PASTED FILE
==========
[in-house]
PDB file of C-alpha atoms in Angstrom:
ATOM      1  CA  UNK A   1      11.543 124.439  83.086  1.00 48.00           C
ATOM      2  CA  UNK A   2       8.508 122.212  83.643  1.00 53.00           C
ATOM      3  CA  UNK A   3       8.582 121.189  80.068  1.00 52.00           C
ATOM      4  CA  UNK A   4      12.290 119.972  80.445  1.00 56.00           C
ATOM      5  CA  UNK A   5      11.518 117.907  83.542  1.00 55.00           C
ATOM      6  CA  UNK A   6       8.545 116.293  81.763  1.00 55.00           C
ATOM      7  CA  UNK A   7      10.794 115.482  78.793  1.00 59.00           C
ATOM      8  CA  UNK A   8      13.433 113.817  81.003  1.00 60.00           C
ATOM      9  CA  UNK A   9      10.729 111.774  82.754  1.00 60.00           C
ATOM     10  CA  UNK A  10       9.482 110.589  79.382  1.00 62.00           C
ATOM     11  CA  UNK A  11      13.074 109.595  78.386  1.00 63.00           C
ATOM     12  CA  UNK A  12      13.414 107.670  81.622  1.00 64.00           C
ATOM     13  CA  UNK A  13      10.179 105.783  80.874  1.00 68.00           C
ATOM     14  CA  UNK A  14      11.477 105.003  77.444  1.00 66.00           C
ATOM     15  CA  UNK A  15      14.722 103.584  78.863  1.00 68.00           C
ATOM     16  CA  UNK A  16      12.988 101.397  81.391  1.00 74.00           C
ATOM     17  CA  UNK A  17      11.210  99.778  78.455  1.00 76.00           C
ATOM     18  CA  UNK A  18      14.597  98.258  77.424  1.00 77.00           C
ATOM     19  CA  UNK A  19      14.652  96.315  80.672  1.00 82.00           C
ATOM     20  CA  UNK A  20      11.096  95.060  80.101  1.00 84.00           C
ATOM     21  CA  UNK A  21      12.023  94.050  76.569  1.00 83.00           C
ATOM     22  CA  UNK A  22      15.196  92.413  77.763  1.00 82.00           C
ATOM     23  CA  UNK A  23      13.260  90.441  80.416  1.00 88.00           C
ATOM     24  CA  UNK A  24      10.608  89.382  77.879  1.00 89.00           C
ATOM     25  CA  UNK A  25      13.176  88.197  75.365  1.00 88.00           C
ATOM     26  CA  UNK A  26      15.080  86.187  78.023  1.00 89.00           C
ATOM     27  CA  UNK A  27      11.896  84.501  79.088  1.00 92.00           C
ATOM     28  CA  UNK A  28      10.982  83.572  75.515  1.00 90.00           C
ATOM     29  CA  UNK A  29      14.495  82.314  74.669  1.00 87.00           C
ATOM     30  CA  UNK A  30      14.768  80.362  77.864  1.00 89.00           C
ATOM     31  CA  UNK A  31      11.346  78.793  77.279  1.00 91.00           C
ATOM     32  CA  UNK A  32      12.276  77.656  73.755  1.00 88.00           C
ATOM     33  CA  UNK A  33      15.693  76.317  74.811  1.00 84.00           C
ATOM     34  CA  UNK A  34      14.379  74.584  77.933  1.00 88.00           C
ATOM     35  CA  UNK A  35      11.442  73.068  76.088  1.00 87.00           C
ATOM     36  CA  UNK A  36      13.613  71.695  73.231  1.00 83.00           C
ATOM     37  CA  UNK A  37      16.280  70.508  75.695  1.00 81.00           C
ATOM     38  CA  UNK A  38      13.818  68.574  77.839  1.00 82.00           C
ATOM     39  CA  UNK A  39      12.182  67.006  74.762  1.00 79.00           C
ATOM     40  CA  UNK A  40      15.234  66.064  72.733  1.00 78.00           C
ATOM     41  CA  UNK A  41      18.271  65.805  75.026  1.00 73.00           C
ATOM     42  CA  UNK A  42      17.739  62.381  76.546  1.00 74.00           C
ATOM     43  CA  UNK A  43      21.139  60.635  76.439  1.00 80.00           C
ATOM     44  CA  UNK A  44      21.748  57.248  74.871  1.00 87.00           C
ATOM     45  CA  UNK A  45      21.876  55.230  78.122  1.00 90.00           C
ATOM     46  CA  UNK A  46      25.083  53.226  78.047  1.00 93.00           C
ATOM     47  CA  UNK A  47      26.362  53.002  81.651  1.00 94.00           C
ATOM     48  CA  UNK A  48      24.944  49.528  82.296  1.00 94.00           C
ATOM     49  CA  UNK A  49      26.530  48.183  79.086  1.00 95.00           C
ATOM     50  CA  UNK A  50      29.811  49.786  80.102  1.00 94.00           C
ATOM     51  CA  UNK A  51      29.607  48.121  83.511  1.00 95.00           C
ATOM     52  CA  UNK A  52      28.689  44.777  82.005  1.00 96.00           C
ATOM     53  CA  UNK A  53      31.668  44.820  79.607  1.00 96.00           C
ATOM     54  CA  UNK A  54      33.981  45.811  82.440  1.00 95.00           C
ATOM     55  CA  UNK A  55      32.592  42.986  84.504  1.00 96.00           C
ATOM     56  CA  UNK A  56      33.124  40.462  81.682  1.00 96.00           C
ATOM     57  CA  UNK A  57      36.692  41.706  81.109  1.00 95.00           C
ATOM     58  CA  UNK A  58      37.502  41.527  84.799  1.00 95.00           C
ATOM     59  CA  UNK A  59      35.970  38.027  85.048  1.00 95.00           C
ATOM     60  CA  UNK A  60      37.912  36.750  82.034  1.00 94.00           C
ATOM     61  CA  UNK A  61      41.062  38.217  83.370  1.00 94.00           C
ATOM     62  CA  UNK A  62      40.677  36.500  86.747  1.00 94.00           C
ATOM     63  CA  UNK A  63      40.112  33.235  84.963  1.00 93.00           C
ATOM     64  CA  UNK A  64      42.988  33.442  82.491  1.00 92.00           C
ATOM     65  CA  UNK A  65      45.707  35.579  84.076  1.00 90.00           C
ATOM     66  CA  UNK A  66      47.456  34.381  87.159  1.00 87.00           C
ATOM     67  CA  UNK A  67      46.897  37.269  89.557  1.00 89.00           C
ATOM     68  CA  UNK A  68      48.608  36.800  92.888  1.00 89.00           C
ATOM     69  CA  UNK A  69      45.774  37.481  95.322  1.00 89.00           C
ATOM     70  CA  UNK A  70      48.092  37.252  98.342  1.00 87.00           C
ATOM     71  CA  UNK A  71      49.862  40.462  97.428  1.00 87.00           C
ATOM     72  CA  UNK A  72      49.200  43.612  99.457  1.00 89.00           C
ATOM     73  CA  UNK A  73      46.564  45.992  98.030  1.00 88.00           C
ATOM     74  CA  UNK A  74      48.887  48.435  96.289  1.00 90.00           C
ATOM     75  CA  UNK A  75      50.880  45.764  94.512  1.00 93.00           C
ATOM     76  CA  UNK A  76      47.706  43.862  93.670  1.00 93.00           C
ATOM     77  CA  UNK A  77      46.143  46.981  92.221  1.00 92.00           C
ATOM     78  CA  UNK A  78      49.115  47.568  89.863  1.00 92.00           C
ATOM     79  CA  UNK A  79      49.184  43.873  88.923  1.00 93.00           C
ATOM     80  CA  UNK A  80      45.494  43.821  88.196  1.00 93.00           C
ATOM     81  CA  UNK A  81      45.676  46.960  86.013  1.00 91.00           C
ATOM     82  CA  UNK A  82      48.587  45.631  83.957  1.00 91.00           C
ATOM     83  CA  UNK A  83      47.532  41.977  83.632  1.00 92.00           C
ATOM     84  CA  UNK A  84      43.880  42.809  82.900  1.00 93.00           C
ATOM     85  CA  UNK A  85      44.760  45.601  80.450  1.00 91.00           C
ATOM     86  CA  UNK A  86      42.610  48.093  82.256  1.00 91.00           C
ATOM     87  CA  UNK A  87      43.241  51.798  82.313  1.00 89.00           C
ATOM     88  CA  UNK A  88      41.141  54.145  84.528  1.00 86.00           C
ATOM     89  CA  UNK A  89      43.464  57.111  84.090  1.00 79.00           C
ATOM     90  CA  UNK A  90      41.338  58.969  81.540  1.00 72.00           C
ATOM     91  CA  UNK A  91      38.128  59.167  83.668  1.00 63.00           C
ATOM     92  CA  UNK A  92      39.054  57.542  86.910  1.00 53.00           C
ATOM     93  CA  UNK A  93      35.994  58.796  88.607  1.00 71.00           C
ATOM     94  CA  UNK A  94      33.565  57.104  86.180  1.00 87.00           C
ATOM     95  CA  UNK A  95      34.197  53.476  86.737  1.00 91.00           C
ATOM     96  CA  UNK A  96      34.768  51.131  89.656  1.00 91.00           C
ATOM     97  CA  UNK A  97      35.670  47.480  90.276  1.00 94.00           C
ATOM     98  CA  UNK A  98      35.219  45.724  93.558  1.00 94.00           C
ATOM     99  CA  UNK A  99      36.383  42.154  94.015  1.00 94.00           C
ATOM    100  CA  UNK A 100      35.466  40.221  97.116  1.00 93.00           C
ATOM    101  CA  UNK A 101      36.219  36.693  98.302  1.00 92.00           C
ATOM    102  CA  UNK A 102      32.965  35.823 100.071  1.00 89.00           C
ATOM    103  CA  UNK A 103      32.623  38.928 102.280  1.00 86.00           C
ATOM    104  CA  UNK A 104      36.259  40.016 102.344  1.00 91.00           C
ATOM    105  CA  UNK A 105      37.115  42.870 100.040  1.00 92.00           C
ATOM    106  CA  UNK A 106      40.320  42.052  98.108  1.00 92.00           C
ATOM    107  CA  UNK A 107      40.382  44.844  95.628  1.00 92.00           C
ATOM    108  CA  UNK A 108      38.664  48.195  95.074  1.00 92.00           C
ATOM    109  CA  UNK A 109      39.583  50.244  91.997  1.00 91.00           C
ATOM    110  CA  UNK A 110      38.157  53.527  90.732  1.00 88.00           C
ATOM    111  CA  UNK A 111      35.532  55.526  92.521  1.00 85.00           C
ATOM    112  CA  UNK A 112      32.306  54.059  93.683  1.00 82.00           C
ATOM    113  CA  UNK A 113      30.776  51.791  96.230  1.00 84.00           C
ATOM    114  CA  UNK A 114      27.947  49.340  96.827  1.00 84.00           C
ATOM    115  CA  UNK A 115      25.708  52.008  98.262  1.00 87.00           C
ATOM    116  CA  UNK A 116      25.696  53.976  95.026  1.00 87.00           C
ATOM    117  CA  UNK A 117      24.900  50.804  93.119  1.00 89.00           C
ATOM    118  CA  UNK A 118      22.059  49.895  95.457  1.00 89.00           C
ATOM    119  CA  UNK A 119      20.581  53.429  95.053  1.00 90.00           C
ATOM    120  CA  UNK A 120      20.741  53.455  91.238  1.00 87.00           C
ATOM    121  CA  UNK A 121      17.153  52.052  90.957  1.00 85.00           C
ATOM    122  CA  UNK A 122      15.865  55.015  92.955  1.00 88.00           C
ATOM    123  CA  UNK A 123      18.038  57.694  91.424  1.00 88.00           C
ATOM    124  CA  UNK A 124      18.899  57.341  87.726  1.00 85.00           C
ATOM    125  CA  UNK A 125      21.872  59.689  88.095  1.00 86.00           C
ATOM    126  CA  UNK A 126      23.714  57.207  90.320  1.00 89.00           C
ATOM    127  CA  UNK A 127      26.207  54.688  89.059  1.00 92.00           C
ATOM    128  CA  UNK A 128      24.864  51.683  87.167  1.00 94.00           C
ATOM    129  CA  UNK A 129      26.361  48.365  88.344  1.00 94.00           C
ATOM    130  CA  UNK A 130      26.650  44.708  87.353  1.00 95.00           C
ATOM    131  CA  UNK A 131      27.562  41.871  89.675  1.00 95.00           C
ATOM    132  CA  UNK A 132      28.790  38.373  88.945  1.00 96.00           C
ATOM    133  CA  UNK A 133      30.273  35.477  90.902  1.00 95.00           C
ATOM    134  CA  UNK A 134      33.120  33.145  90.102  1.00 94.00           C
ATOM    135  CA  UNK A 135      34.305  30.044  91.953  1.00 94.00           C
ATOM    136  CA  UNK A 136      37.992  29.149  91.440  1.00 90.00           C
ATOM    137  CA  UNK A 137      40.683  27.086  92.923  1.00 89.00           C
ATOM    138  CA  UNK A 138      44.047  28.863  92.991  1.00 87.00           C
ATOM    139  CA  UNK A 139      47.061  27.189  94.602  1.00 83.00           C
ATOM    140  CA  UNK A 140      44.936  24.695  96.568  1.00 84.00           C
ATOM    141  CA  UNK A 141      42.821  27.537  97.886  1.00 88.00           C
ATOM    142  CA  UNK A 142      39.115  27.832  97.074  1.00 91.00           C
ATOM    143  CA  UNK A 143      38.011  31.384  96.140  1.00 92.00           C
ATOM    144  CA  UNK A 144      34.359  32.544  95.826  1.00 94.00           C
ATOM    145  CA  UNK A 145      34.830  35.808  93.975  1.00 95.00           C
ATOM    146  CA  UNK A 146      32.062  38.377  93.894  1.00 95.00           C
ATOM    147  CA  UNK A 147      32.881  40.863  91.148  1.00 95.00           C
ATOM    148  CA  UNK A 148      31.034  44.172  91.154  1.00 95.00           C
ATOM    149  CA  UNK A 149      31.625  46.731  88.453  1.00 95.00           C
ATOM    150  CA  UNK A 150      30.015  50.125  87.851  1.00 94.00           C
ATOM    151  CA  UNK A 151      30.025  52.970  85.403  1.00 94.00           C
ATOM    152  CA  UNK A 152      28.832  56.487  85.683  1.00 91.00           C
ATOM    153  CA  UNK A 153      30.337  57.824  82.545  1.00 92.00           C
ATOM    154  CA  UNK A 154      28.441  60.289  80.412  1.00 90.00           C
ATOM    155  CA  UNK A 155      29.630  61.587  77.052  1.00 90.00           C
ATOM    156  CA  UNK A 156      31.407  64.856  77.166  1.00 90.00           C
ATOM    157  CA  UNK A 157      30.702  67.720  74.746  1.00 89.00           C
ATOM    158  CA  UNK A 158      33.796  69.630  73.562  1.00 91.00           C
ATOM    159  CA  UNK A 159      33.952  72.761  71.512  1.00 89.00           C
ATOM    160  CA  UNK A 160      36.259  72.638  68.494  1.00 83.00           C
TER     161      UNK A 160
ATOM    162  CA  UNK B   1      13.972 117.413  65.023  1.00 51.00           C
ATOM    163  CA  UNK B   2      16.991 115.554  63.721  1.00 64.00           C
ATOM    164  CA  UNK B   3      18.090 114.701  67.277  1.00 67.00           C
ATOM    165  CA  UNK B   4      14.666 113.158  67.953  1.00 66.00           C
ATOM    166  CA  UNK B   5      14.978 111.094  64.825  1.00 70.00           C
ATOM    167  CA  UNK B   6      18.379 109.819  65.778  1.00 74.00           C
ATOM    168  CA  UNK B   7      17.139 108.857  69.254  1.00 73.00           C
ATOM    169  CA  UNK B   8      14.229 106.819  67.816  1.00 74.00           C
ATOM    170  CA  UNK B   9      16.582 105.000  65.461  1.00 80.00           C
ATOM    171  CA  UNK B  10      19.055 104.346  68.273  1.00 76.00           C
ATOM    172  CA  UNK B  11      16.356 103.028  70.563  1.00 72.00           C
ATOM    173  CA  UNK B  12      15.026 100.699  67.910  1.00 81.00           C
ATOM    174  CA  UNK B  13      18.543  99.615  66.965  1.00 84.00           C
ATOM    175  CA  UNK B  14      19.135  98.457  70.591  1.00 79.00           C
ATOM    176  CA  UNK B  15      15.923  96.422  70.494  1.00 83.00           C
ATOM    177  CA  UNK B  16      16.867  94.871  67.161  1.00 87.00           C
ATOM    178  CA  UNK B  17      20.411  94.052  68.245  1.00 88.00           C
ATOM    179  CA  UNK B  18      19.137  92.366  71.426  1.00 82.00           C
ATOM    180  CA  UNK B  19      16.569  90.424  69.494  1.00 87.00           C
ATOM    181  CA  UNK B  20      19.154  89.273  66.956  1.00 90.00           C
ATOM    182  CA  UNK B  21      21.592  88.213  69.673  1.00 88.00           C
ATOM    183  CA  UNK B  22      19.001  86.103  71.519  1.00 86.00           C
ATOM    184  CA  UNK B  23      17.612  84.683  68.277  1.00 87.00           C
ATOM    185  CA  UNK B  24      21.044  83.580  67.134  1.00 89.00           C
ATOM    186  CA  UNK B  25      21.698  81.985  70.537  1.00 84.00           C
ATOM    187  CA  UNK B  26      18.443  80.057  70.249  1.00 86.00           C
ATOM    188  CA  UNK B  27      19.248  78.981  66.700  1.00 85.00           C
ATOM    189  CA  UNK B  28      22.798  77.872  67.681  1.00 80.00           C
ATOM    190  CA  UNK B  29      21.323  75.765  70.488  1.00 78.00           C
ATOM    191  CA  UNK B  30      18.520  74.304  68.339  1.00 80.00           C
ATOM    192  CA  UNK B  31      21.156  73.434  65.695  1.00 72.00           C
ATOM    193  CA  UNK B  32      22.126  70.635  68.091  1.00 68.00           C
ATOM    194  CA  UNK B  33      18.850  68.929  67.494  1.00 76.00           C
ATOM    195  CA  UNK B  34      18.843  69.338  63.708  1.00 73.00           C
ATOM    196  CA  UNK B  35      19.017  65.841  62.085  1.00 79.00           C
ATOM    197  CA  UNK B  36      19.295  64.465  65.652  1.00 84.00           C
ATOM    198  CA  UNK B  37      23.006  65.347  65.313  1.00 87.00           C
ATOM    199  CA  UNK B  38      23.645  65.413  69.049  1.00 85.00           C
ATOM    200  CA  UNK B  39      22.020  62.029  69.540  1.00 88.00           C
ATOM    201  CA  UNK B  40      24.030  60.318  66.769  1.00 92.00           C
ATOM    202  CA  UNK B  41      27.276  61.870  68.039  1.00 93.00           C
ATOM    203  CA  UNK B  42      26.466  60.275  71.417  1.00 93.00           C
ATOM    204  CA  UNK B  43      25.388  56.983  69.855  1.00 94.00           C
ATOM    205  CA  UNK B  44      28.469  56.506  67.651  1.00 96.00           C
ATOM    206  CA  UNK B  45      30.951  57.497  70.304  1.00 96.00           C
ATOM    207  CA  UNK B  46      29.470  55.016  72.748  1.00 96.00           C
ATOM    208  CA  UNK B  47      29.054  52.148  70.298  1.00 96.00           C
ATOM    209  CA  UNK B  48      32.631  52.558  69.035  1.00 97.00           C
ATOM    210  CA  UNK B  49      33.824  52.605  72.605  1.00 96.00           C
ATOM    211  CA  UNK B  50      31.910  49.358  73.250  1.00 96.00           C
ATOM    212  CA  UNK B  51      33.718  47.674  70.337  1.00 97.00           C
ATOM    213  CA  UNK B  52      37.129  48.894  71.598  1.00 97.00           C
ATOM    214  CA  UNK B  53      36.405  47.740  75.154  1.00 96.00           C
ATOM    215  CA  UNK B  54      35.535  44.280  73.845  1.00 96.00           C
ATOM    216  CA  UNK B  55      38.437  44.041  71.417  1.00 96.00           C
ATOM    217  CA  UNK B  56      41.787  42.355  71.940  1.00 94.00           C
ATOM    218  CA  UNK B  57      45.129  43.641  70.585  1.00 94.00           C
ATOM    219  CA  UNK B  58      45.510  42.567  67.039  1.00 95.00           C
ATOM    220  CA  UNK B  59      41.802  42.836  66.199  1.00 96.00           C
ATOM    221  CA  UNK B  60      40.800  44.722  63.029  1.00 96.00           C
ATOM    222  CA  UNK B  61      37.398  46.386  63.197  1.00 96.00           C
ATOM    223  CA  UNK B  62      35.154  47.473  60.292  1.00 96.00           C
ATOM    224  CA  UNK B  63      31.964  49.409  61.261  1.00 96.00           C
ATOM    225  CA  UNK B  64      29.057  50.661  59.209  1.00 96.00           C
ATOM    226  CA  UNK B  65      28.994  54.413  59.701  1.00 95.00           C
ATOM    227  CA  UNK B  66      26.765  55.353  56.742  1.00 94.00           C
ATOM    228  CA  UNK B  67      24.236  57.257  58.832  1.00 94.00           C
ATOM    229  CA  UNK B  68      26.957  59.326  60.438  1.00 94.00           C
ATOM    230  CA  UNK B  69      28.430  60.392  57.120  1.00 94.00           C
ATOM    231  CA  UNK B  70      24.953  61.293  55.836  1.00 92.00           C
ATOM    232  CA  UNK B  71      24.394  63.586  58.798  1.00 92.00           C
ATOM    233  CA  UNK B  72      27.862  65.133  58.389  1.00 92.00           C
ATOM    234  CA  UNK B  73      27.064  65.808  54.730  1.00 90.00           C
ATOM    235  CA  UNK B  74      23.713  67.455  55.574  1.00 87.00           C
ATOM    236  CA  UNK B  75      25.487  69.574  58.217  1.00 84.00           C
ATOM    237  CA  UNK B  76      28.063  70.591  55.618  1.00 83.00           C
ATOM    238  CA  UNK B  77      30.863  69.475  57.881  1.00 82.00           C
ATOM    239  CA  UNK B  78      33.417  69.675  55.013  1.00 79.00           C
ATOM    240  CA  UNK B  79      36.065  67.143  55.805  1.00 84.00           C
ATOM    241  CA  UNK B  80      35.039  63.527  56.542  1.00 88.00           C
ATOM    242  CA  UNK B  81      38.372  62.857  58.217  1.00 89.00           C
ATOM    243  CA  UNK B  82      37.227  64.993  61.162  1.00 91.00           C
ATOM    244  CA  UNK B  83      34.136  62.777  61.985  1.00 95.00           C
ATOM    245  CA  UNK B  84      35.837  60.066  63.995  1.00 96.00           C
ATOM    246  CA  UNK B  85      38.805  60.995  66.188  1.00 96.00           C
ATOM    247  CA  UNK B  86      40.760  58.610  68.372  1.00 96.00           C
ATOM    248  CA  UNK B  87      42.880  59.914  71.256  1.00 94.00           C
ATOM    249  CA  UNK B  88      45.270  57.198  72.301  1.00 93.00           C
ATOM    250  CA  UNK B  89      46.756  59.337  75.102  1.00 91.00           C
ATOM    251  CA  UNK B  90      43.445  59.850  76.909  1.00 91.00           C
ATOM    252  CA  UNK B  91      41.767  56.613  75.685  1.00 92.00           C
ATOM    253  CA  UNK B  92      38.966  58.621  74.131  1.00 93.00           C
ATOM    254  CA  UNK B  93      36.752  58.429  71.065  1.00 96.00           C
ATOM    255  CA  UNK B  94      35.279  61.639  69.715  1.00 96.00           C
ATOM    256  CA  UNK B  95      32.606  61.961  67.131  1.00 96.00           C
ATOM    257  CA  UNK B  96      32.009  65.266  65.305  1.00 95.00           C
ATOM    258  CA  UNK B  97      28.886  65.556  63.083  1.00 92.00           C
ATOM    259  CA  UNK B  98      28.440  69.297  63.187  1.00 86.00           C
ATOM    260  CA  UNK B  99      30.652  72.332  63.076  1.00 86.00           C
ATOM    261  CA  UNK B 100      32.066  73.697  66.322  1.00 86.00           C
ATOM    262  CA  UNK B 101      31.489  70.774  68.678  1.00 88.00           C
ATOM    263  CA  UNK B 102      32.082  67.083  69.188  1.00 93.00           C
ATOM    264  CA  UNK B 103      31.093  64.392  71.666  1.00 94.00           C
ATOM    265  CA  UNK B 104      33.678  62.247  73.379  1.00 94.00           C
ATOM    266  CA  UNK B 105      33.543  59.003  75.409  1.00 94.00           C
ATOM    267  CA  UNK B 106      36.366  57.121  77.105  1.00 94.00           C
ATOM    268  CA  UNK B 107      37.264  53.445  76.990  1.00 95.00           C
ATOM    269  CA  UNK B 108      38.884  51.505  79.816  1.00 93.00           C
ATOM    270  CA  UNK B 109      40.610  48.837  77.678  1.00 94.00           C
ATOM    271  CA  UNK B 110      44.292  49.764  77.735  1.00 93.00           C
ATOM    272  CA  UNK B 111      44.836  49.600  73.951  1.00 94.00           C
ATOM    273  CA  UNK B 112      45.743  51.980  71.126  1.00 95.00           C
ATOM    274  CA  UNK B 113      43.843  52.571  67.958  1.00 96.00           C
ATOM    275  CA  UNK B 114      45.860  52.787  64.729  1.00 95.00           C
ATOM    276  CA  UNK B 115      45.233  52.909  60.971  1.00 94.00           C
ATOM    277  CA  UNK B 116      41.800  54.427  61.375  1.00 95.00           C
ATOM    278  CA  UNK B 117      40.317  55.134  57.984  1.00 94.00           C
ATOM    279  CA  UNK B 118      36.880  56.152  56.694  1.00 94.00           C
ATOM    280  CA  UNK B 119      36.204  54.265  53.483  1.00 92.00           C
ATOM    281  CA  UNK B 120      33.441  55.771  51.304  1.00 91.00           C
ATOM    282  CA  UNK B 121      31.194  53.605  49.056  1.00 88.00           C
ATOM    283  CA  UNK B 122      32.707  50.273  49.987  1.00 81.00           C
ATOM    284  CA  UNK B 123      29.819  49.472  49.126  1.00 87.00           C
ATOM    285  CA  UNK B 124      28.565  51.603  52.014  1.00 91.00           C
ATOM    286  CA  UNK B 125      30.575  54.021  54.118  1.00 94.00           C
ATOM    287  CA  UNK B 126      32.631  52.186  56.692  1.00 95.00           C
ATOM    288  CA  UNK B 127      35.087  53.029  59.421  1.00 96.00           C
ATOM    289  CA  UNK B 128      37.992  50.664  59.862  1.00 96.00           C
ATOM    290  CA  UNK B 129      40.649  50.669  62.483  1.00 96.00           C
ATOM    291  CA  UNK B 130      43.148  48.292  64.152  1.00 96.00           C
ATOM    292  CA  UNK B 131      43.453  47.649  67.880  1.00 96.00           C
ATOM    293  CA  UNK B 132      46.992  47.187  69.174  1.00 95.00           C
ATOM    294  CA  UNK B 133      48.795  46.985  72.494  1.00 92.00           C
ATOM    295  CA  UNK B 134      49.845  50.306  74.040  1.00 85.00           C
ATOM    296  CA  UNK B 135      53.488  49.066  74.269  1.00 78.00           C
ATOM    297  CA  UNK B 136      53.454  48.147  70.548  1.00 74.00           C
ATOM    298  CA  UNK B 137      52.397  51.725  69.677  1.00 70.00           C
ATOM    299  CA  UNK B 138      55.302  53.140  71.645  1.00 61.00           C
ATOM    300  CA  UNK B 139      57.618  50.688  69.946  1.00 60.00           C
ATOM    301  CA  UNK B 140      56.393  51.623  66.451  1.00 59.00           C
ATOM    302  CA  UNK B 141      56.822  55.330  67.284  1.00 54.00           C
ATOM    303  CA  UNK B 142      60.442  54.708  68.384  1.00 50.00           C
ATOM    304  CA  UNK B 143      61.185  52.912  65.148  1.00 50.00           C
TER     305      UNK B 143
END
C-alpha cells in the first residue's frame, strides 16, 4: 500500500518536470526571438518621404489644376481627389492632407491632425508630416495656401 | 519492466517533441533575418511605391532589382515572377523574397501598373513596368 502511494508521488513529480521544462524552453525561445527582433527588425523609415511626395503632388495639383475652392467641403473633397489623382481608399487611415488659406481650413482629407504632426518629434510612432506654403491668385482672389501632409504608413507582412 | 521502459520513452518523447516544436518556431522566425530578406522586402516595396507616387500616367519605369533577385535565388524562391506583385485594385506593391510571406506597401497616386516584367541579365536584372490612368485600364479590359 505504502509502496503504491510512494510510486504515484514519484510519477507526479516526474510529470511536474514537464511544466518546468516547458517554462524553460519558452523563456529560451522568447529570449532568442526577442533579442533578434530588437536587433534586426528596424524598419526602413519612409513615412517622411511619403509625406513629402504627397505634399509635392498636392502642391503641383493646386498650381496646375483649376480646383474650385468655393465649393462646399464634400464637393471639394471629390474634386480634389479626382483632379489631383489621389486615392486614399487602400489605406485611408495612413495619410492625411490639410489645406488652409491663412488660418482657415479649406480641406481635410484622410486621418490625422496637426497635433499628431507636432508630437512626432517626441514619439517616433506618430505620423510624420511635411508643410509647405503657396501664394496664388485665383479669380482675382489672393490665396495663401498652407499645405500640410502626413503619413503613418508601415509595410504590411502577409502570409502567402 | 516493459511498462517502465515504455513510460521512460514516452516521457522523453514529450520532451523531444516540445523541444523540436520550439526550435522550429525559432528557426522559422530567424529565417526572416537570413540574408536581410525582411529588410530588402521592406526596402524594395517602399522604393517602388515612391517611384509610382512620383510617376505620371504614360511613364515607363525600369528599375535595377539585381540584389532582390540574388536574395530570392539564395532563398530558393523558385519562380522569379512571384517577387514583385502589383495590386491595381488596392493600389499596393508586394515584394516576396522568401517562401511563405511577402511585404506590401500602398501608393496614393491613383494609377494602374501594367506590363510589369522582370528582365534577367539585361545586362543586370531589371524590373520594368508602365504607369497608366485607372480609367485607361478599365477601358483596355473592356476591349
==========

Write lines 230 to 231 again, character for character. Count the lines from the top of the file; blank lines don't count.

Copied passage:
ATOM    228  CA  UNK B  67      24.236  57.257  58.832  1.00 94.00           C
ATOM    229  CA  UNK B  68      26.957  59.326  60.438  1.00 94.00           C